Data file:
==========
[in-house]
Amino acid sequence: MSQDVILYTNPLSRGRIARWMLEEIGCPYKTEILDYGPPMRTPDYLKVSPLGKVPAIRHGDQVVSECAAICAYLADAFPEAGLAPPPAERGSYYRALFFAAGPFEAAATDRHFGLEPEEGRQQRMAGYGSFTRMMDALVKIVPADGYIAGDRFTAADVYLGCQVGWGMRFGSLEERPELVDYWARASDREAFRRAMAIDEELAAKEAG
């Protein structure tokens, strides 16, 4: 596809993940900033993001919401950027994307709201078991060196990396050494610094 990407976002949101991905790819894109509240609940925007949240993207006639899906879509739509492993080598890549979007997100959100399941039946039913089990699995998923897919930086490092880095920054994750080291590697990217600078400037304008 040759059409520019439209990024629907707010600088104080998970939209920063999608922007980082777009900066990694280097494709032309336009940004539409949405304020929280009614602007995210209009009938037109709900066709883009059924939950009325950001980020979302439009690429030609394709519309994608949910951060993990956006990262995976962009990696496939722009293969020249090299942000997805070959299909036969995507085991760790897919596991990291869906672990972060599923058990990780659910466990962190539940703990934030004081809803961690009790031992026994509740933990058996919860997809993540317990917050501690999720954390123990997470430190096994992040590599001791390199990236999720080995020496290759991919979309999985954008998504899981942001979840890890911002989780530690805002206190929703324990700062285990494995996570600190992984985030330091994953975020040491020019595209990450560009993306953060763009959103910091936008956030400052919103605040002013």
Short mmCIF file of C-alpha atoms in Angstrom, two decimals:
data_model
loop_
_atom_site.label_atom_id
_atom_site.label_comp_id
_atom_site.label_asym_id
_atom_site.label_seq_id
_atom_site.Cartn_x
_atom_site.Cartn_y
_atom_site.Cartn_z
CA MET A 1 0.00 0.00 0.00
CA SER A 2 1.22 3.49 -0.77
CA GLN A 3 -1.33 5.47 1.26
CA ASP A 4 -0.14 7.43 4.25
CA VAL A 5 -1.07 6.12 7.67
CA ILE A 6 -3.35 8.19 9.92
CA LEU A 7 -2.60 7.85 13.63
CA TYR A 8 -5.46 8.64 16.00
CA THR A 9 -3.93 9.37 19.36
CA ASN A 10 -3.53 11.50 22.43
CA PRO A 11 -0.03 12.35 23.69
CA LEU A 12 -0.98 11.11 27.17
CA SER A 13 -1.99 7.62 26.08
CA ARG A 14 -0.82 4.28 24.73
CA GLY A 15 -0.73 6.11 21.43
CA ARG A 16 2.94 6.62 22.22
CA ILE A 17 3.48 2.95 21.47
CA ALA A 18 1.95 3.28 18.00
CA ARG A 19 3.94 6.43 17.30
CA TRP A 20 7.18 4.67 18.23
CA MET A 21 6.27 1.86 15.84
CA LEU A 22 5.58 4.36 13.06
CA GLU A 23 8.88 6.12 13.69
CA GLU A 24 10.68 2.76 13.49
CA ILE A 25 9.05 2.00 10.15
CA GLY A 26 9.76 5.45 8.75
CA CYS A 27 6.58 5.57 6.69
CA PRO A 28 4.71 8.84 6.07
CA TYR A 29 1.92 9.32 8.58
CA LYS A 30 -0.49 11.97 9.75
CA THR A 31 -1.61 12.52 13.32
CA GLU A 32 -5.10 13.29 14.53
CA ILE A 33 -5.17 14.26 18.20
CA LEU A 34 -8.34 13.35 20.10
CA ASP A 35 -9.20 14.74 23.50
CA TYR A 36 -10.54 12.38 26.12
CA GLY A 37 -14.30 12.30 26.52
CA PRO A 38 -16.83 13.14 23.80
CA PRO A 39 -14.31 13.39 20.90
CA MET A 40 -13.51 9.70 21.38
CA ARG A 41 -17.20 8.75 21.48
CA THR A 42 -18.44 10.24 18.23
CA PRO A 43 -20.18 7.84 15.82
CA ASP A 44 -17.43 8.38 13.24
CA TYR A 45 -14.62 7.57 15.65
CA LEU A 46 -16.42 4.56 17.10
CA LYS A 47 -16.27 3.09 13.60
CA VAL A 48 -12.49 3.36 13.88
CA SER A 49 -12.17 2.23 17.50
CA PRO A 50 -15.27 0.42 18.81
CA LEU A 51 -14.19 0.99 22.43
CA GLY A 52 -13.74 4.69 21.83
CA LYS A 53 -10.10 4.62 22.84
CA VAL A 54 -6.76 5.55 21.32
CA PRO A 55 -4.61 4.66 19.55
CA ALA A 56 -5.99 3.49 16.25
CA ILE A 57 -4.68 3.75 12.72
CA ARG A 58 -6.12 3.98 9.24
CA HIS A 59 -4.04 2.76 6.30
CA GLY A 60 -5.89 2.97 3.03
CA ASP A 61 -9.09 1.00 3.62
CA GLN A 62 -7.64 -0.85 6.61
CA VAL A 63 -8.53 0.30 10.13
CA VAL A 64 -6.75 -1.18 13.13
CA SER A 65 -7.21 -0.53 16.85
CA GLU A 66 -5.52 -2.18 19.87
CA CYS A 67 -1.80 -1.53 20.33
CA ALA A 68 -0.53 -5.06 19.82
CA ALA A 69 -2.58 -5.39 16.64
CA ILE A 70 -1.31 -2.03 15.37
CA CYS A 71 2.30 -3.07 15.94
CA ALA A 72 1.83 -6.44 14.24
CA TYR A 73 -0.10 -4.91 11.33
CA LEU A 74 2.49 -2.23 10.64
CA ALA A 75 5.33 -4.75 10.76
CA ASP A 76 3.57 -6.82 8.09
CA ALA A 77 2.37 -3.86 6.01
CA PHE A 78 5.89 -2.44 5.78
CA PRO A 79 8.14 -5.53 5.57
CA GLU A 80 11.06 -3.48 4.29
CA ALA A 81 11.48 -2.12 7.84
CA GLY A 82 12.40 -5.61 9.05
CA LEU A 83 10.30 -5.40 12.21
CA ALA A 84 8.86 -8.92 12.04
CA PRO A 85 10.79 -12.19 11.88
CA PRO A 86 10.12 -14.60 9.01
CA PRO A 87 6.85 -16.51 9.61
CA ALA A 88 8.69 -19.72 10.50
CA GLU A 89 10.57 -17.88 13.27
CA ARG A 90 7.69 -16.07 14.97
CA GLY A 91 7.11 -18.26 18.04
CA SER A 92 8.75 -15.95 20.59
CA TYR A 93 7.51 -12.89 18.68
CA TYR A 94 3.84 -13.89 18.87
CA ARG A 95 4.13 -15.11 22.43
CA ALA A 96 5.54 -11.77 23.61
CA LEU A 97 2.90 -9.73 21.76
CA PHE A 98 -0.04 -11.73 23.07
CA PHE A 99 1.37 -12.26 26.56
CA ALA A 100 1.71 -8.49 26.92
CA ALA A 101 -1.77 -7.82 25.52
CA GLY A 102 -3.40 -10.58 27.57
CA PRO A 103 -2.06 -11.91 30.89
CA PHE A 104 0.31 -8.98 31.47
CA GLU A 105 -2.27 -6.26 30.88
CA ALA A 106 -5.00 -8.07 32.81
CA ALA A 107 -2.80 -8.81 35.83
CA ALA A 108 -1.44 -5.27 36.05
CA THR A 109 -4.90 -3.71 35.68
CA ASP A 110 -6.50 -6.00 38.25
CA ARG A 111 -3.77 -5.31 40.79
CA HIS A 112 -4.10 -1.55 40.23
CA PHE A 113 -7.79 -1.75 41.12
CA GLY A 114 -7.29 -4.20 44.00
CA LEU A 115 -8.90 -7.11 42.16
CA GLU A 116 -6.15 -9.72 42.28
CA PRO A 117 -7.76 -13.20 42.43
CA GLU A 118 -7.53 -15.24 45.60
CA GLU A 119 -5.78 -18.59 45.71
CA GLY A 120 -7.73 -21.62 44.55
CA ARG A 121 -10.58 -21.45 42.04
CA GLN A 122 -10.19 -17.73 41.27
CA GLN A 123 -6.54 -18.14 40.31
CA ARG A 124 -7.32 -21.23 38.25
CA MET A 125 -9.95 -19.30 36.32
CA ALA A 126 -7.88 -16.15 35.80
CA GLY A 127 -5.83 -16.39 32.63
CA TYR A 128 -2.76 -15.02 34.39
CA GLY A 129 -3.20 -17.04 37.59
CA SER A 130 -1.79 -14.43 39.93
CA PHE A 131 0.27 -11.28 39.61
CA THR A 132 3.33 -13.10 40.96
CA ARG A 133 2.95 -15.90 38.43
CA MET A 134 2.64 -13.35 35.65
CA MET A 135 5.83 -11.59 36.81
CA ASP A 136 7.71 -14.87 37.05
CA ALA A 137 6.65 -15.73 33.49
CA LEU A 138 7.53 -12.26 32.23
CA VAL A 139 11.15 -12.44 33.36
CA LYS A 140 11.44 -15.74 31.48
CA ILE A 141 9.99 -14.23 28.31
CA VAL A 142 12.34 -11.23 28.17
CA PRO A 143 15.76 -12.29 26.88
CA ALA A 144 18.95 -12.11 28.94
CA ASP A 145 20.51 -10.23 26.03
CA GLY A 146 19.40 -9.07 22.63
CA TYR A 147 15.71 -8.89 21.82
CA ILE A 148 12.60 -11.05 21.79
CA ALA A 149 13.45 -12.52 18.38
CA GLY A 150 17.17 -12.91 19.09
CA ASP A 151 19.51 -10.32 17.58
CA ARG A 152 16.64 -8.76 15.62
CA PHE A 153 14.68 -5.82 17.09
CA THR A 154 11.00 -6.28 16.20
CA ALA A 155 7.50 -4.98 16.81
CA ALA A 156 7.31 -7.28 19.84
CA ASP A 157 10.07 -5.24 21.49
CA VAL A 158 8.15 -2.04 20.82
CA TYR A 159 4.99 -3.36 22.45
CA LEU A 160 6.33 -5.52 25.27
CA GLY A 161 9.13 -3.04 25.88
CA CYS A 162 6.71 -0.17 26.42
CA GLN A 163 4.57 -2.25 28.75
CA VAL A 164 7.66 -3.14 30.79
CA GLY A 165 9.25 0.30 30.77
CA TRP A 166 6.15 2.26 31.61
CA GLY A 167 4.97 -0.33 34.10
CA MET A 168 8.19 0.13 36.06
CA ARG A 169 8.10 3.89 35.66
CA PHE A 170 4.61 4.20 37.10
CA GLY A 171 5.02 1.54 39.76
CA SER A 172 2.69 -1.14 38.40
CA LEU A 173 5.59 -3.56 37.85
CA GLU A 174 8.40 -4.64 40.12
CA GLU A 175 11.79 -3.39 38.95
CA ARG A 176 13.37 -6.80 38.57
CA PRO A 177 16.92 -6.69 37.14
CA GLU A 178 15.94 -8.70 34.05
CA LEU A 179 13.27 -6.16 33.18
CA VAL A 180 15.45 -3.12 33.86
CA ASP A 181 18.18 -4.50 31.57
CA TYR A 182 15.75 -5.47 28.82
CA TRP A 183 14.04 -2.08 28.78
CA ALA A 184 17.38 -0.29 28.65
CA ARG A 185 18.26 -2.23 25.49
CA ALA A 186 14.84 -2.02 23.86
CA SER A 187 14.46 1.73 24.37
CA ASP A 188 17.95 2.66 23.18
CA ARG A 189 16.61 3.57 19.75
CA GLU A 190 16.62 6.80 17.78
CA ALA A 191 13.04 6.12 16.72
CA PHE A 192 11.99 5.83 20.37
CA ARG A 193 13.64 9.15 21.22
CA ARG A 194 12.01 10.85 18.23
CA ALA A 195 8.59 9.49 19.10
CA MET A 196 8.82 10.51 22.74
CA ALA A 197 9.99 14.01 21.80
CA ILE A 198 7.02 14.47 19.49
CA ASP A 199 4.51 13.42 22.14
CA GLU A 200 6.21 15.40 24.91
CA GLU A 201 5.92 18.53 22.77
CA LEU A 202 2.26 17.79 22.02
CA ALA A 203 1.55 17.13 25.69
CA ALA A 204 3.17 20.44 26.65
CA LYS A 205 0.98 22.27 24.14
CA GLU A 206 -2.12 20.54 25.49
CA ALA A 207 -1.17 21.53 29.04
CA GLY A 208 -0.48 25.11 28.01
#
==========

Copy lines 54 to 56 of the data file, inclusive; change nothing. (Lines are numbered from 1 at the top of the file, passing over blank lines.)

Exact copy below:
CA ARG A 41 -17.20 8.75 21.48
CA THR A 42 -18.44 10.24 18.23
CA PRO A 43 -20.18 7.84 15.82